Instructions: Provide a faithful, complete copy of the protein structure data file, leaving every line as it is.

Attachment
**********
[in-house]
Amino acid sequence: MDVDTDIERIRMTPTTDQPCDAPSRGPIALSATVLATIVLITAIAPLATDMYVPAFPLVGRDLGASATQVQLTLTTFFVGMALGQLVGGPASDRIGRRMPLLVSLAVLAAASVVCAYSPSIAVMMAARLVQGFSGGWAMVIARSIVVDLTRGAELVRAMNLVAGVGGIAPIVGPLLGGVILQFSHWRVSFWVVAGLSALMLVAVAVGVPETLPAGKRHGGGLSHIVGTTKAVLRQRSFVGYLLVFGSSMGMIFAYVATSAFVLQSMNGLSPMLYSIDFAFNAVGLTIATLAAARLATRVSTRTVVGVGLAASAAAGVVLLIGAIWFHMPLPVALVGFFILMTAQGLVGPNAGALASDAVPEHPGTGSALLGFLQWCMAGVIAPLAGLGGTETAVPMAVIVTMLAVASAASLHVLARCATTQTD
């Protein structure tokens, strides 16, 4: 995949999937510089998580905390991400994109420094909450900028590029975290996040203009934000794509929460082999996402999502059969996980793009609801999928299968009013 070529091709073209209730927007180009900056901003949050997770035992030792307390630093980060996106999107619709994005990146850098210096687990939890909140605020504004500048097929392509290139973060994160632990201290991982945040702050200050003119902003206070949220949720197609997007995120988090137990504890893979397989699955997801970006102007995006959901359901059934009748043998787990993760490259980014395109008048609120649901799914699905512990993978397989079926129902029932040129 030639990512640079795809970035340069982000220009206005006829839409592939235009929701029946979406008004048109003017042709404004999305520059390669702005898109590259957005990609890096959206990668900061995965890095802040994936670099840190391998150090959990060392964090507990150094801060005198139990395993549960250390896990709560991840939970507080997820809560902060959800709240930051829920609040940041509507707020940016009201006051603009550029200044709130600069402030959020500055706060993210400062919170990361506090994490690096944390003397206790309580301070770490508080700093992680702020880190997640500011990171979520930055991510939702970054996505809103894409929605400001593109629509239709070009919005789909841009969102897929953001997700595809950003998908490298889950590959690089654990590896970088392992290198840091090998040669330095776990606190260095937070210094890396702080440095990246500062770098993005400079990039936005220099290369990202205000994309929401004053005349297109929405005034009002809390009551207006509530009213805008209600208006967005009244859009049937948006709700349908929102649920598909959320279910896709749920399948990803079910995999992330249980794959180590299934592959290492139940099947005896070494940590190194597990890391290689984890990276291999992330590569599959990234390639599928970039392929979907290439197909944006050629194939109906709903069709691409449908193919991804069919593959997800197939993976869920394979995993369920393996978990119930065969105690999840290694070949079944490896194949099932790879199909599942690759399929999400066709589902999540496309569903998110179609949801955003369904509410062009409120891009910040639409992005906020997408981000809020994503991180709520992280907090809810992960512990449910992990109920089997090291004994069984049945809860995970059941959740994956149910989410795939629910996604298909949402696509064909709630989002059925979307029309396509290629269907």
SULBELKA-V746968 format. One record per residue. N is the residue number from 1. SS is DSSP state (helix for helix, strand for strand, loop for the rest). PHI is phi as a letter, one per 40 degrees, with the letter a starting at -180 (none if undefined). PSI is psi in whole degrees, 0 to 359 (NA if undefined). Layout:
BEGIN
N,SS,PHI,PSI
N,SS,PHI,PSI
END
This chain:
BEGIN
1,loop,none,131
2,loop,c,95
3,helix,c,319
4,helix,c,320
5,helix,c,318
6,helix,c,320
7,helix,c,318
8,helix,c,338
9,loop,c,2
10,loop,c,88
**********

[in-house]
Amino acid sequence: MDVDTDIERIRMTPTTDQPCDAPSRGPIALSATVLATIVLITAIAPLATDMYVPAFPLVGRDLGASATQVQLTLTTFFVGMALGQLVGGPASDRIGRRMPLLVSLAVLAAASVVCAYSPSIAVMMAARLVQGFSGGWAMVIARSIVVDLTRGAELVRAMNLVAGVGGIAPIVGPLLGGVILQFSHWRVSFWVVAGLSALMLVAVAVGVPETLPAGKRHGGGLSHIVGTTKAVLRQRSFVGYLLVFGSSMGMIFAYVATSAFVLQSMNGLSPMLYSIDFAFNAVGLTIATLAAARLATRVSTRTVVGVGLAASAAAGVVLLIGAIWFHMPLPVALVGFFILMTAQGLVGPNAGALASDAVPEHPGTGSALLGFLQWCMAGVIAPLAGLGGTETAVPMAVIVTMLAVASAASLHVLARCATTQTD
């Protein structure tokens, strides 16, 4: 995949999937510089998580905390991400994109420094909450900028590029975290996040203009934000794509929460082999996402999502059969996980793009609801999928299968009013 070529091709073209209730927007180009900056901003949050997770035992030792307390630093980060996106999107619709994005990146850098210096687990939890909140605020504004500048097929392509290139973060994160632990201290991982945040702050200050003119902003206070949220949720197609997007995120988090137990504890893979397989699955997801970006102007995006959901359901059934009748043998787990993760490259980014395109008048609120649901799914699905512990993978397989079926129902029932040129 030639990512640079795809970035340069982000220009206005006829839409592939235009929701029946979406008004048109003017042709404004999305520059390669702005898109590259957005990609890096959206990668900061995965890095802040994936670099840190391998150090959990060392964090507990150094801060005198139990395993549960250390896990709560991840939970507080997820809560902060959800709240930051829920609040940041509507707020940016009201006051603009550029200044709130600069402030959020500055706060993210400062919170990361506090994490690096944390003397206790309580301070770490508080700093992680702020880190997640500011990171979520930055991510939702970054996505809103894409929605400001593109629509239709070009919005789909841009969102897929953001997700595809950003998908490298889950590959690089654990590896970088392992290198840091090998040669330095776990606190260095937070210094890396702080440095990246500062770098993005400079990039936005220099290369990202205000994309929401004053005349297109929405005034009002809390009551207006509530009213805008209600208006967005009244859009049937948006709700349908929102649920598909959320279910896709749920399948990803079910995999992330249980794959180590299934592959290492139940099947005896070494940590190194597990890391290689984890990276291999992330590569599959990234390639599928970039392929979907290439197909944006050629194939109906709903069709691409449908193919991804069919593959997800197939993976869920394979995993369920393996978990119930065969105690999840290694070949079944490896194949099932790879199909599942690759399929999400066709589902999540496309569903998110179609949801955003369904509410062009409120891009910040639409992005906020997408981000809020994503991180709520992280907090809810992960512990449910992990109920089997090291004994069984049945809860995970059941959740994956149910989410795939629910996604298909949402696509064909709630989002059925979307029309396509290629269907």
SULBELKA-V746968 format. One record per residue. N is the residue number from 1. SS is DSSP state (helix for helix, strand for strand, loop for the rest). PHI is phi as a letter, one per 40 degrees, with the letter a starting at -180 (none if undefined). PSI is psi in whole degrees, 0 to 359 (NA if undefined). Layout:
BEGIN
N,SS,PHI,PSI
N,SS,PHI,PSI
END
This chain:
BEGIN
1,loop,none,131
2,loop,c,95
3,helix,c,319
4,helix,c,320
5,helix,c,318
6,helix,c,320
7,helix,c,318
8,helix,c,338
9,loop,c,2
10,loop,c,88